Hallucinations and dancing dots – Yayoi Kusama

Today I couldn’t resist visiting the Yayoi Kusama exhibition at Tate again. The immersive experience is just so sense tingling and visually luscious that I expect I’ll be there every time I have a spare moment until it finishes on 5th June. (see my previous writing about her here)

The retrospective of this most prominent Japanese female artist showcases her obsessive, polka dot strewn, colourful artworks. As I navigated the show my own passion for dotty and intricate surfaces was piqued, and I became aware that I was walking around the gallery with my eyeballs as close to the canvases as possible. I wanted to zoom in, to understand and become part of these beautiful and painstaking details. When I became saturated with the tiny circles I zoomed out, enjoying the dots from afar – small, dancing, mad things. They imparted a tickling sensation as they shimmered and faded in and out of view.

“…an almost hallucinatory intensity that reflects her unique vision of the world…”

There is a poigniant story and sense of brave adventure to Kusama’s work and life, in which she has overcome times of mental instability as well Yayoi Kusama at Tate, Image by Nicola Anthonyas many social, cultural and familial obstacles. There has been much written about her journey between Japan, New York and back again. What I want to convey to you here is my own physical experience of the exhibition – I imagine yours will be different. I urge you to go and find out, as the way her art engages each person is quite an individual sensation.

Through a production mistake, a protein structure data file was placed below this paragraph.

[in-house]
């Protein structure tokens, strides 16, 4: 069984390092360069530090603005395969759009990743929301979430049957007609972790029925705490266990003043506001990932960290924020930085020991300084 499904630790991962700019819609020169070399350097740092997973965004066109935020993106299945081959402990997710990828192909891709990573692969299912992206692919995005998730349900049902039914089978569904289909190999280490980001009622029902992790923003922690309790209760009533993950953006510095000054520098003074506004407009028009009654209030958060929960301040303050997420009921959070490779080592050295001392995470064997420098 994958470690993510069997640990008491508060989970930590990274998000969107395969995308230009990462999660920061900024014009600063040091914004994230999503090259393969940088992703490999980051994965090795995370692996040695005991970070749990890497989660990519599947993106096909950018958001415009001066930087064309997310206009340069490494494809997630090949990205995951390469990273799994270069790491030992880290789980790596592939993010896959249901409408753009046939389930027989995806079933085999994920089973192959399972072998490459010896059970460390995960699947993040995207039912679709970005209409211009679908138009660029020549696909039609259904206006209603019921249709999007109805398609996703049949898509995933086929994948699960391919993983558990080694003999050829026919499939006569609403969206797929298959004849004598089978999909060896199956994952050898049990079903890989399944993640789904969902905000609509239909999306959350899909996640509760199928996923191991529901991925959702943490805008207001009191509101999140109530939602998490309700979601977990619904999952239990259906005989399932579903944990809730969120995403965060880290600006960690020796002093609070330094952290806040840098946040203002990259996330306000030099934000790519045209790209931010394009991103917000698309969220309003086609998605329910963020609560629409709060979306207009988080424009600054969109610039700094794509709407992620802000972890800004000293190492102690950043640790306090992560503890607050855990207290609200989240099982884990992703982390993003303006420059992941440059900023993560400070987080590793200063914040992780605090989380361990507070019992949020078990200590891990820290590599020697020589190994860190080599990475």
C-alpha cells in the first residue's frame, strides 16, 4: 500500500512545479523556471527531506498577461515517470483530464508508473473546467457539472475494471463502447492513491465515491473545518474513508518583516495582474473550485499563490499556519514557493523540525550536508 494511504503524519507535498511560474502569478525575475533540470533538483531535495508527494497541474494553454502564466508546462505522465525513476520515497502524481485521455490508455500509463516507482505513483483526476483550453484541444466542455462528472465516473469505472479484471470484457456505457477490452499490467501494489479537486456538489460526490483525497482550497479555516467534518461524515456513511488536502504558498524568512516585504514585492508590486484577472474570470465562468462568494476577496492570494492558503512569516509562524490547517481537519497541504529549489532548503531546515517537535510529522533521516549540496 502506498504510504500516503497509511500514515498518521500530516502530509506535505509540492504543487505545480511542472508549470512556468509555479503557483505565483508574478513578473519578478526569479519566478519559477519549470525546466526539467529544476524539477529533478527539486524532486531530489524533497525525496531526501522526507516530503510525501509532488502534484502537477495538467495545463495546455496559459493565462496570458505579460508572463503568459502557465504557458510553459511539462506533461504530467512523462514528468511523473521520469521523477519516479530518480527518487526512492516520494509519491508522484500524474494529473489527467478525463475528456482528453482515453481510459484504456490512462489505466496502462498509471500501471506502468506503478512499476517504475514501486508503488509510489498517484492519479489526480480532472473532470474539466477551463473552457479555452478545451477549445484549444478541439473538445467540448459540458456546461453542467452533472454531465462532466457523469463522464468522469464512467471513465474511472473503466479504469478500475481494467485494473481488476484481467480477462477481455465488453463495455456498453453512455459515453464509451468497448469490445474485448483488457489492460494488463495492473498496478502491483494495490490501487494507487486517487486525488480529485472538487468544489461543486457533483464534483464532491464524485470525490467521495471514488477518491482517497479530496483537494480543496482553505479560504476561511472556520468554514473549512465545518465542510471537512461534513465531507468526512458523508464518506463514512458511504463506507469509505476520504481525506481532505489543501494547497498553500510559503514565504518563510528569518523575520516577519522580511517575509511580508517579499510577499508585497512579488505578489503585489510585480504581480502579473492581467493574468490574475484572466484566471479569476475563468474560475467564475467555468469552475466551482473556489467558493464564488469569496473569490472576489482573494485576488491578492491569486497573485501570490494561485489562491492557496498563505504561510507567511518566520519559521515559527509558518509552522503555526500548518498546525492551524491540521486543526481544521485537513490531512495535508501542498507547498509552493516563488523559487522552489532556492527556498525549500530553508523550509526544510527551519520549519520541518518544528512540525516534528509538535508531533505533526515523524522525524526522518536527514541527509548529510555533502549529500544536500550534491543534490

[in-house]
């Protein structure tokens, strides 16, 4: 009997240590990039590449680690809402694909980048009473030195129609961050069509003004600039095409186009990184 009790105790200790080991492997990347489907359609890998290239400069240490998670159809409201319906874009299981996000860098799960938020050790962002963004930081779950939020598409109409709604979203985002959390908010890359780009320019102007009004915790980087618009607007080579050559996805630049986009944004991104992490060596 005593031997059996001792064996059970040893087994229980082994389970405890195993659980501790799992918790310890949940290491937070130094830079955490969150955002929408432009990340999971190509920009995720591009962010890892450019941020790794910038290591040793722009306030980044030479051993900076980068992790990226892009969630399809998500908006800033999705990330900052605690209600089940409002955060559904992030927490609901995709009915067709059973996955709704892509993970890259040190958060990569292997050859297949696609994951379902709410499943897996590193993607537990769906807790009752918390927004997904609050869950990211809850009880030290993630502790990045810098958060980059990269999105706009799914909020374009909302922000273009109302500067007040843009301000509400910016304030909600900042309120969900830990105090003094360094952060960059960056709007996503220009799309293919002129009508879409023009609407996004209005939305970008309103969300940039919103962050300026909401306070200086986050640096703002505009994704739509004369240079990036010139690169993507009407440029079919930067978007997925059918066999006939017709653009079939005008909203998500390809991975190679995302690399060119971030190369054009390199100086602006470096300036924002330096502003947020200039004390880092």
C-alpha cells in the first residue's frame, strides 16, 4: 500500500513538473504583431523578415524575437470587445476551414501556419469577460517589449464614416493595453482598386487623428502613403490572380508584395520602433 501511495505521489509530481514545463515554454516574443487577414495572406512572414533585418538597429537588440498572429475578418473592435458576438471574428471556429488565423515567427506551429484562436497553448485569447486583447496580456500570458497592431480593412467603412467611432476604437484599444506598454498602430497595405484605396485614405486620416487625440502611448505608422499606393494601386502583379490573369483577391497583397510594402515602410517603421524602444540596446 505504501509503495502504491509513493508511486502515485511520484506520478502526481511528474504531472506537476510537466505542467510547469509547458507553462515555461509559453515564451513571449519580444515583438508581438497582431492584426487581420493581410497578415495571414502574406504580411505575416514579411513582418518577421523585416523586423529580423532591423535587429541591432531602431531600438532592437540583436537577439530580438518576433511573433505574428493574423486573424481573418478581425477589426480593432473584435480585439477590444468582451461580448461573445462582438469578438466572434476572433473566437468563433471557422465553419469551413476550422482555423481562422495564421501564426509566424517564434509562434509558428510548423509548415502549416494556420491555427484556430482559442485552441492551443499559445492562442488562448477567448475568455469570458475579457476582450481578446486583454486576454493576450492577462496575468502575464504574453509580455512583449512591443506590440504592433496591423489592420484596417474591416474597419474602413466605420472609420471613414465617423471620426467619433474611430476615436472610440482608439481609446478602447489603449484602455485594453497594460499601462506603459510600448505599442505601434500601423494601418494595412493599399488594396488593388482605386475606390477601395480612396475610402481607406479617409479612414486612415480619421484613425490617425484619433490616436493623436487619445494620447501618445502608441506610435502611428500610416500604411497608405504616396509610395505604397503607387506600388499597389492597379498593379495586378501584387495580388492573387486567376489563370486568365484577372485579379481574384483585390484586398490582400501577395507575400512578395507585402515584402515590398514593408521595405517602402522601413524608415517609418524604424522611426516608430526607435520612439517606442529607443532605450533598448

Much of Kusama’s art has an almost hallucinatory intensity that reflects her unique vision of the world, whether through a teeming accumulation of detail or the dense patterns of nets and polka dots that have become her signature. She is renowned for her ‘environments’, large-scale installations of dazzling power that immerse the viewer.

The exhibition begins with her early paintings  from the aftermath of the war, when Kusama began moving from the distinctly Japanese style of Nihonga painting to a more avant-garde aesthetic inspired by surrealism. With a lack of materials to hand she improvised, using seed sacks from her parents business. Even at this point there were seed-like dots appearing in her artwork.

“the ghosts of the polka dots haunting my retinas”

The next room showcases some early works on paper, where her bold use of colour and leaning towards ‘optical illusion’ has surfaced. As I stare at one drawing of a brightly coloured, dotty-patterned sun glowing out from a black background, it appears to loom from the page. My eyes shift over to the next sun work which is a whiter circle of light,  and I see the ghosts of the polka dots haunting my retinas from the previous piece, appearing to dance atop of this new drawing.